Restricted access

The chapter shows how the housing policies for the low-income population in Brazil, especially in São Paulo, were transformed by popular practices. The huge increase of the Brazilian favela population in the last decades reaching more than 11 million inhabitants (about 6% of the Brazilian population in 2010) has led institutions to gradually tolerate heterodox practices (such as land invasion) and even to have them legalized by the public power. Starting from the point of view of Latin American urbanization and irregularity reality, this article describes the gradual institutionalizing of informal governance arrangements in Brazil and the evolution of the intervention paradigm from the 1960’s to the present day.

Restricted access

The chapter sets up the analytical framework for the comparison of cases of self-building by low income groups in city-regions of the Global North and South. Considering the enormous local differences, a choice of paradigm is needed to enable comparison. By designing a framework of contested urban governance, the analysis focuses on the struggle of social and economic forces that are underlying the local experiences: it consists of the economic powers that capitalize on material growth of cities on the one hand and the social and cultural powers of the urban population, claiming their right to the city, on the other. Crucial is the commissioning role of the residents in the attempts to control their housing situation in relation to other relevant players on urban housing markets. These attempts are not only made in the micro-level performance of self-building but also in the political and social struggle on the conditions that rest on these practices.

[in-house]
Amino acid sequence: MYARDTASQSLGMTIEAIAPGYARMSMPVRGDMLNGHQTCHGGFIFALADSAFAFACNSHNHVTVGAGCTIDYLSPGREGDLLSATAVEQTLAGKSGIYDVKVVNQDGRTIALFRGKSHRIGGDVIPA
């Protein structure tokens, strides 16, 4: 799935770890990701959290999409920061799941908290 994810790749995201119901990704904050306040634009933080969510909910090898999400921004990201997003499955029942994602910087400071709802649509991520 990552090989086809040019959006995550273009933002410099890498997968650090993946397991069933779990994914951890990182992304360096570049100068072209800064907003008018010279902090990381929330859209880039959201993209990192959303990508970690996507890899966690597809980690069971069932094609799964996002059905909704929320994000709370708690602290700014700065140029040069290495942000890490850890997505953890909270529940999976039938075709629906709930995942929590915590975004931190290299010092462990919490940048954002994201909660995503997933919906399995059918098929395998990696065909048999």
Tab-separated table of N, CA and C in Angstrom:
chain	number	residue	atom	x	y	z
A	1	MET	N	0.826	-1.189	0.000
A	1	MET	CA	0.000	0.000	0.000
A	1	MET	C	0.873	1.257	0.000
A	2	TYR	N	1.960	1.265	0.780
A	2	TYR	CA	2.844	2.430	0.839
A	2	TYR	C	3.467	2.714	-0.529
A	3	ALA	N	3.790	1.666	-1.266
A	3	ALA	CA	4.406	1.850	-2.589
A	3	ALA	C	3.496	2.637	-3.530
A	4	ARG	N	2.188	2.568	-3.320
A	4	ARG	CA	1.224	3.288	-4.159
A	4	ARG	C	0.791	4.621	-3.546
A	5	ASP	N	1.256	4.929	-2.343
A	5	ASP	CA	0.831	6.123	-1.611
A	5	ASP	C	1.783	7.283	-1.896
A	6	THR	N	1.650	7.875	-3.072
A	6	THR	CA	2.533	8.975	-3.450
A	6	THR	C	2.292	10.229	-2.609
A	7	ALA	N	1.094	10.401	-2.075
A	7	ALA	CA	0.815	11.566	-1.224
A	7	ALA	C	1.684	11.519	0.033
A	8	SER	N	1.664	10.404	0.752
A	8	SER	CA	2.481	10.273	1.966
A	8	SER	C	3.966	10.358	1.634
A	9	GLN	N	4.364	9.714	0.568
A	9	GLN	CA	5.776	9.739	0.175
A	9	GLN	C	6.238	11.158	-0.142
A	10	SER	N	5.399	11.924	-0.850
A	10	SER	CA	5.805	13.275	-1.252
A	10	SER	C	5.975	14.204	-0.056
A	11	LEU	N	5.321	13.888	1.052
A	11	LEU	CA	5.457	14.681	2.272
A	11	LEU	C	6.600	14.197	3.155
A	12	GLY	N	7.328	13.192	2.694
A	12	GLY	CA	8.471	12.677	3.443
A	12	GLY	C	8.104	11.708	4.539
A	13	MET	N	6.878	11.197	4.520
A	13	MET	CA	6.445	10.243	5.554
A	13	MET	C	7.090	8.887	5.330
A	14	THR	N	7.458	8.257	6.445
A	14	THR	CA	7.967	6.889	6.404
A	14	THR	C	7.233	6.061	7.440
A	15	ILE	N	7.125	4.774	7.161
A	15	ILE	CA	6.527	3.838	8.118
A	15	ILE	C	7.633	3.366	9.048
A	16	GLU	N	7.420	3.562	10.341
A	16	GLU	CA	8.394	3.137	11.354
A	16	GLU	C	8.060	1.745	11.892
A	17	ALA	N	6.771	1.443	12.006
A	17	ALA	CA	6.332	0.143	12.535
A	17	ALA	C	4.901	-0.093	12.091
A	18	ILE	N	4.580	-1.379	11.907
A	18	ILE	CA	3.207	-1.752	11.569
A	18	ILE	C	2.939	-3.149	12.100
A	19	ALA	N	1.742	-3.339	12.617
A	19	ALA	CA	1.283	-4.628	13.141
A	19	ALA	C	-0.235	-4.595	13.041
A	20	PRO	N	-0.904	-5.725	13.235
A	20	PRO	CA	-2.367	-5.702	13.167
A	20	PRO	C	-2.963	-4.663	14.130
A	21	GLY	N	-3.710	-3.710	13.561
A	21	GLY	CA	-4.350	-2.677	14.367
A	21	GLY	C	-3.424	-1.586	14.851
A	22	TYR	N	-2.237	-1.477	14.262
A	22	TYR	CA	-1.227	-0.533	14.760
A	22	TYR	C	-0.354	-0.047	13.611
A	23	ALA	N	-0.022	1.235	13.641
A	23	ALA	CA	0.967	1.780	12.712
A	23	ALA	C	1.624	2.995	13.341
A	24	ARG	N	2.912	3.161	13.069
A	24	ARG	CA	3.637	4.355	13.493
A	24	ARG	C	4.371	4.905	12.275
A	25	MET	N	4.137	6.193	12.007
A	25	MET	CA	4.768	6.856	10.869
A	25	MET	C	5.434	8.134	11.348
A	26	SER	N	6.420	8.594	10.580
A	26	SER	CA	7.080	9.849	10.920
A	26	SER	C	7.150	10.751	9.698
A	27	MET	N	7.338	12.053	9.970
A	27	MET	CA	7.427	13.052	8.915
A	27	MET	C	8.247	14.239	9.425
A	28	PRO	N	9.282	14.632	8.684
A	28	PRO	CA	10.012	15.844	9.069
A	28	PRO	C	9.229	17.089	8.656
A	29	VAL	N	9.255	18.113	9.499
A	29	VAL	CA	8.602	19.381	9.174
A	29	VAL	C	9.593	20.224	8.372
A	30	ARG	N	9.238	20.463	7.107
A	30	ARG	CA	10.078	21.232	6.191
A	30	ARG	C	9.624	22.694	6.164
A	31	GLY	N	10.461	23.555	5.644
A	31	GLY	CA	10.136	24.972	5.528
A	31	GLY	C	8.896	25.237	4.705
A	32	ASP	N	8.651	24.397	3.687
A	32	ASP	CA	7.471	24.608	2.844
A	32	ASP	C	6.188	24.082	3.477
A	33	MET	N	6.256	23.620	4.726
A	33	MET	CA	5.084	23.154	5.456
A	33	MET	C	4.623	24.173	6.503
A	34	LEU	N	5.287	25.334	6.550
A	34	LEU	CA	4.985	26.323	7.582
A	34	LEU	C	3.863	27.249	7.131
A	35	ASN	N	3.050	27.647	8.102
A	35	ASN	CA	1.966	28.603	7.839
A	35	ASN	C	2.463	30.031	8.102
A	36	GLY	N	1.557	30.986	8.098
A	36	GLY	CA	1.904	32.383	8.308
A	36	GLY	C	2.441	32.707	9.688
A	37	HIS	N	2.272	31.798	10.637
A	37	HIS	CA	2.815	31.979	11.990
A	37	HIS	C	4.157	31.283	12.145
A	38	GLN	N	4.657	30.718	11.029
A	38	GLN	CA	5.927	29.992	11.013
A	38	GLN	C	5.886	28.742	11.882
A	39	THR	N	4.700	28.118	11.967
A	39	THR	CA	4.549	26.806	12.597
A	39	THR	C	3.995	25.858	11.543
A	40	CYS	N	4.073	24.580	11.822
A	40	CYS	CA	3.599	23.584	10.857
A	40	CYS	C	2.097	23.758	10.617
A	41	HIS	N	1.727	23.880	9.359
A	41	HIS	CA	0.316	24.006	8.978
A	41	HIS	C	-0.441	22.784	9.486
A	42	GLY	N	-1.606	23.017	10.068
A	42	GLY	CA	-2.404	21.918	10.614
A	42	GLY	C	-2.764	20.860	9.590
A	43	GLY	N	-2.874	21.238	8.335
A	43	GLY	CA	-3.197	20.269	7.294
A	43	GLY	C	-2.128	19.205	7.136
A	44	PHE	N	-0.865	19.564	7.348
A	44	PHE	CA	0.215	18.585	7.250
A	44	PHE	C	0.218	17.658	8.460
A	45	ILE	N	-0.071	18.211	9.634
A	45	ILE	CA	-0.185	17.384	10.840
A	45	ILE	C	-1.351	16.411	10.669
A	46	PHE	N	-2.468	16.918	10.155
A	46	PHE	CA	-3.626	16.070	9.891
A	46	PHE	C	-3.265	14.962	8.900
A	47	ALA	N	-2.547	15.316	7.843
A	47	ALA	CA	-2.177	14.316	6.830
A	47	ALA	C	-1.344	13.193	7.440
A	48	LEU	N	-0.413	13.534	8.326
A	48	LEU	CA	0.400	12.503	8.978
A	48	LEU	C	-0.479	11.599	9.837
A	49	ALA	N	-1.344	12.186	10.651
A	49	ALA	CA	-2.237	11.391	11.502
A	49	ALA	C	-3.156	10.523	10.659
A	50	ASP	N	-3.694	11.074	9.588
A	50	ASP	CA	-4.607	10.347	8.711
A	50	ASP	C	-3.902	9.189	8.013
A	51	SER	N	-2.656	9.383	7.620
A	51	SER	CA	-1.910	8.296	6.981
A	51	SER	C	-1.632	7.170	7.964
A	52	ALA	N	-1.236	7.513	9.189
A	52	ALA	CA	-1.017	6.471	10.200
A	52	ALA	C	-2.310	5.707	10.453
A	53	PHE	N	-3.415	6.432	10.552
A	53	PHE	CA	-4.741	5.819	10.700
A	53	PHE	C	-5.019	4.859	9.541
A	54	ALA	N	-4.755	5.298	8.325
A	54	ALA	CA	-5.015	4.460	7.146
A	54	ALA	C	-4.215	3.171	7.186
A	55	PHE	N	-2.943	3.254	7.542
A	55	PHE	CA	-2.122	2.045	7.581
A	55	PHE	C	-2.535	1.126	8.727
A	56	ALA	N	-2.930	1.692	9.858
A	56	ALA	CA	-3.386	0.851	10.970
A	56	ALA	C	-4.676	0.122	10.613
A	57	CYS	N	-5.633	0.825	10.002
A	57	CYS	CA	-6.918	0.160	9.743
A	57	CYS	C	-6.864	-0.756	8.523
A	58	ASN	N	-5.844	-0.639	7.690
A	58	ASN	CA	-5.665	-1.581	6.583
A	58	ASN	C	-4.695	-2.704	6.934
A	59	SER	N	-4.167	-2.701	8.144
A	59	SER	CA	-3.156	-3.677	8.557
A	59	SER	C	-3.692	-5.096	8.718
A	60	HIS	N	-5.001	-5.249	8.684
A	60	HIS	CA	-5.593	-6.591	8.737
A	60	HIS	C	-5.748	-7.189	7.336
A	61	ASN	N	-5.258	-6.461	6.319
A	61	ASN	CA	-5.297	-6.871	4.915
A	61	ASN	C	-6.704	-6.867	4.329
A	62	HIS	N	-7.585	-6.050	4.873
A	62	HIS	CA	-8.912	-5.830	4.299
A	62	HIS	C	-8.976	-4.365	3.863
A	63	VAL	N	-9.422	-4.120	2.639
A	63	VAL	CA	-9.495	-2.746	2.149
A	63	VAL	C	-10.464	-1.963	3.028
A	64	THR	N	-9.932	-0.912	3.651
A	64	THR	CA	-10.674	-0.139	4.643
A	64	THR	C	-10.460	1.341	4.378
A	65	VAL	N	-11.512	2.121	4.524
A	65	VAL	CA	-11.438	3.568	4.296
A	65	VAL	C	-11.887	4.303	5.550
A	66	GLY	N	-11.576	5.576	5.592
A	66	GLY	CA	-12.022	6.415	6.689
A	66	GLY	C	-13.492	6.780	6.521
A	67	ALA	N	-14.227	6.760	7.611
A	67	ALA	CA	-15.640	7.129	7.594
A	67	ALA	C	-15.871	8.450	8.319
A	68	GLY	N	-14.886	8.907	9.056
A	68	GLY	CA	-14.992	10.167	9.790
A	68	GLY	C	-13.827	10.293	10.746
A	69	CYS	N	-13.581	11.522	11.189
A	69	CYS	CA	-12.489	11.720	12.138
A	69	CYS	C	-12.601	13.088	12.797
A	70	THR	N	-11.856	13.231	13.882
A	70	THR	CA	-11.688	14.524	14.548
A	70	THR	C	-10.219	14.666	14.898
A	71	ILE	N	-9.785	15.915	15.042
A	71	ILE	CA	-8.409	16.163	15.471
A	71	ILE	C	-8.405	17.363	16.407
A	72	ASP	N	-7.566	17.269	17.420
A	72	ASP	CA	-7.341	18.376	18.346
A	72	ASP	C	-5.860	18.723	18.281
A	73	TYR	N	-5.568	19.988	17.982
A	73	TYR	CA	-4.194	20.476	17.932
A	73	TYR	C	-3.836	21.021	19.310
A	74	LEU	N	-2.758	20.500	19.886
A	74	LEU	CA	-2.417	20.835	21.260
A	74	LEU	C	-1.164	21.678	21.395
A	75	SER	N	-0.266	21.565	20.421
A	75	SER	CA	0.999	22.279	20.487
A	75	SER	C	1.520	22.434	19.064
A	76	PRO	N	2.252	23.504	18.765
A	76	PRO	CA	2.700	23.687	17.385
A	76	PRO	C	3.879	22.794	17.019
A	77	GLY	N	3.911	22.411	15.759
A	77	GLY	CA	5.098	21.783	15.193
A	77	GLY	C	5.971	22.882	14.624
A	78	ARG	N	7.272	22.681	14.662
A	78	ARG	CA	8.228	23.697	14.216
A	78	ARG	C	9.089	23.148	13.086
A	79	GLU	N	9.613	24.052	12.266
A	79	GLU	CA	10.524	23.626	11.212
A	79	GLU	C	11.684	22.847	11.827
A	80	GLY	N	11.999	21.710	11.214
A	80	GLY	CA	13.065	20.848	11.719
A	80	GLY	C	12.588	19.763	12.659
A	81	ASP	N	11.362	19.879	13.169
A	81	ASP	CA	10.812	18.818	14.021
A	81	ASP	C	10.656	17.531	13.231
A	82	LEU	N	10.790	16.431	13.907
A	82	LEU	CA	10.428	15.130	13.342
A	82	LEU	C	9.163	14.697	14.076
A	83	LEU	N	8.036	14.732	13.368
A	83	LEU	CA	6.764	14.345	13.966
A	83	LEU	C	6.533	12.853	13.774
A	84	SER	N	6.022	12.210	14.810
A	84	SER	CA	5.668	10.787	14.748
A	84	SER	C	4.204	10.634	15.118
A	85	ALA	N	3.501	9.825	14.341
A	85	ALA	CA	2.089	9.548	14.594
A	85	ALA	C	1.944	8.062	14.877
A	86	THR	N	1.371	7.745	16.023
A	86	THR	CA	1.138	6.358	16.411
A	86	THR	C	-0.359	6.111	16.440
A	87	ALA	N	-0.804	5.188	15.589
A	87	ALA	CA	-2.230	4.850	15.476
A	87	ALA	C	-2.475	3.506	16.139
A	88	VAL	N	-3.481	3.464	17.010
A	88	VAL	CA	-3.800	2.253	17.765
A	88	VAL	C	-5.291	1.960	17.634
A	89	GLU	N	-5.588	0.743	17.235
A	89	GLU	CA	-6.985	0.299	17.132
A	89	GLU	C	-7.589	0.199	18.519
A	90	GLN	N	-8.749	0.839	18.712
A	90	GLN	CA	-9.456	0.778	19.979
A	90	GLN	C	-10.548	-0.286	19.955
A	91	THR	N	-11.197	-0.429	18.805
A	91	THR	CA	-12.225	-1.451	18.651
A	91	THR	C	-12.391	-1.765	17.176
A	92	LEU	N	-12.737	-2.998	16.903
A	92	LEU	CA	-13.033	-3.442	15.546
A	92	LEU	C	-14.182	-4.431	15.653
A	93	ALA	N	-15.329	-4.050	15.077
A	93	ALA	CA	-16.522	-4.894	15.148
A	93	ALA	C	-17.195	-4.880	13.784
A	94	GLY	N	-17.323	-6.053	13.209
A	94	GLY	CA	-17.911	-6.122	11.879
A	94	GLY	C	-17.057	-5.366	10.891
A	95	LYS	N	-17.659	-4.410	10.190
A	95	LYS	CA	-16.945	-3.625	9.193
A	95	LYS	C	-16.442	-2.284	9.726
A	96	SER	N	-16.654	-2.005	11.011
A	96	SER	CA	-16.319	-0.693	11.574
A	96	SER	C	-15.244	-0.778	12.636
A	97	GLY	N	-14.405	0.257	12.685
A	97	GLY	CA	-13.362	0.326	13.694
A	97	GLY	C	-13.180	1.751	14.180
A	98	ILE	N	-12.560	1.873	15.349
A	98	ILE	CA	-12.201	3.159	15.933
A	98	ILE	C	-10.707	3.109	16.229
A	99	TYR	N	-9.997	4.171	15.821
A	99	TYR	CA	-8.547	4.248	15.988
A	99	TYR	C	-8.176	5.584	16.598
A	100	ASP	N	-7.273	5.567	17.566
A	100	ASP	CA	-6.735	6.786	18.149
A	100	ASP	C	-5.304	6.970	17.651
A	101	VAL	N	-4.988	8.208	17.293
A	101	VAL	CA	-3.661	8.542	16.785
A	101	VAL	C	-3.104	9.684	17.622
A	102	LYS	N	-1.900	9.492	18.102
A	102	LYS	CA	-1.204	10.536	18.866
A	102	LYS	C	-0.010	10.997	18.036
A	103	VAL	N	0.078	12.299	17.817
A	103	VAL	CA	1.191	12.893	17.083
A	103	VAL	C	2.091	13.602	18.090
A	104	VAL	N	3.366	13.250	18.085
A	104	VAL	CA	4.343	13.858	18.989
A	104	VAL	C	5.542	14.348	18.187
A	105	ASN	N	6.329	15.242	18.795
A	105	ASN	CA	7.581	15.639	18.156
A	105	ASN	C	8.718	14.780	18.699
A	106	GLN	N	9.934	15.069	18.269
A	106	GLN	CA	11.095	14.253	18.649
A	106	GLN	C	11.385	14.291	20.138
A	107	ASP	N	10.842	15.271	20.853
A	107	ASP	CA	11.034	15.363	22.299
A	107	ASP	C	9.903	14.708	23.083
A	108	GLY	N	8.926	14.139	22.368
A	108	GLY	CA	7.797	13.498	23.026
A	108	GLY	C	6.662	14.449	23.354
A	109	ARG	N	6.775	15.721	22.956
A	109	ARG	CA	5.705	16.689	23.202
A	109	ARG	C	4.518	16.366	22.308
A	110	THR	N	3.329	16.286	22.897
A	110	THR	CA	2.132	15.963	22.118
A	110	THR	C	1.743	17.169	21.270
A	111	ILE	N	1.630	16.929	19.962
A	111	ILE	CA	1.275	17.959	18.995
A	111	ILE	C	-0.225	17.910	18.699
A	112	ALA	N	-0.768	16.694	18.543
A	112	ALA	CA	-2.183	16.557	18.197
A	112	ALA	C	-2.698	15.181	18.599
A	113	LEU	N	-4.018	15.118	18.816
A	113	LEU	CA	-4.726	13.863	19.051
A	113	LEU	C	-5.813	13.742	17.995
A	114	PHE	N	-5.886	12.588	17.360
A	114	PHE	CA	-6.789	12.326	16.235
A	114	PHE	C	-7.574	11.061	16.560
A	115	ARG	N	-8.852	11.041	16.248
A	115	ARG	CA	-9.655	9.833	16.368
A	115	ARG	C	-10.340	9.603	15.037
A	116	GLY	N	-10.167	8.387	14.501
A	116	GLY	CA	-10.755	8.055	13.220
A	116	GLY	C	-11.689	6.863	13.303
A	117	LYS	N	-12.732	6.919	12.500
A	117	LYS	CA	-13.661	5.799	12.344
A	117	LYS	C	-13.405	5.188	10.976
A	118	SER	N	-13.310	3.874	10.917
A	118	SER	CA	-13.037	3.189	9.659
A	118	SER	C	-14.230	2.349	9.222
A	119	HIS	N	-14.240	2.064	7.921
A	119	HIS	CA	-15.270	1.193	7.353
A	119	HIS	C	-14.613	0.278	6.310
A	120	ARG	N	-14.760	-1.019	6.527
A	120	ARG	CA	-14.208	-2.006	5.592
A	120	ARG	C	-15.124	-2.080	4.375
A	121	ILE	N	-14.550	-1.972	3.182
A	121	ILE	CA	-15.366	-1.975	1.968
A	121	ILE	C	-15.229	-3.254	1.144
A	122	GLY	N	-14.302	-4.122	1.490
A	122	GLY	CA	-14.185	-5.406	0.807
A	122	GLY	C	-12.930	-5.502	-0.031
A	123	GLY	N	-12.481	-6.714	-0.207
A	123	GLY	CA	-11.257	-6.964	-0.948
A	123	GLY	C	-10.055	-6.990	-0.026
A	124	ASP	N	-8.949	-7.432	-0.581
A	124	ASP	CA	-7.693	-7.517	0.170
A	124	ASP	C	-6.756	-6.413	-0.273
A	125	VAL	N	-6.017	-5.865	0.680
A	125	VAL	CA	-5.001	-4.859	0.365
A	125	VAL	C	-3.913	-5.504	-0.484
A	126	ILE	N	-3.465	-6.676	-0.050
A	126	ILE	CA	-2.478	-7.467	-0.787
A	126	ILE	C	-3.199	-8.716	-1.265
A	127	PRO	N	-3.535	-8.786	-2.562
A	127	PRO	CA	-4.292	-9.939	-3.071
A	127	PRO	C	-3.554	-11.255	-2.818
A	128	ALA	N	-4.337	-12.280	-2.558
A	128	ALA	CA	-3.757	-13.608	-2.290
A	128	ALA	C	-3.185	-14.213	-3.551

Restricted access

The chapter analyses two experiences of housing production through the federal Program ‘My Life My House Entities’ in São Paulo: Ipiranga/ Dandara and Maria Domitila buildings, both projects of Unification of the Tenements and Housing Struggles (Unificação das Lutas de Cortiços e Moradia – ULCM) movement. São Paulo has a long history of innovative policies regarding self-build housing. During the last two decades, government housing programs steadily incorporated self-help and collective task forces. The text analyses the opportunity of high quality affordable housing in central areas based on self-help and participative practices in the recent Brazilian experience.

Restricted access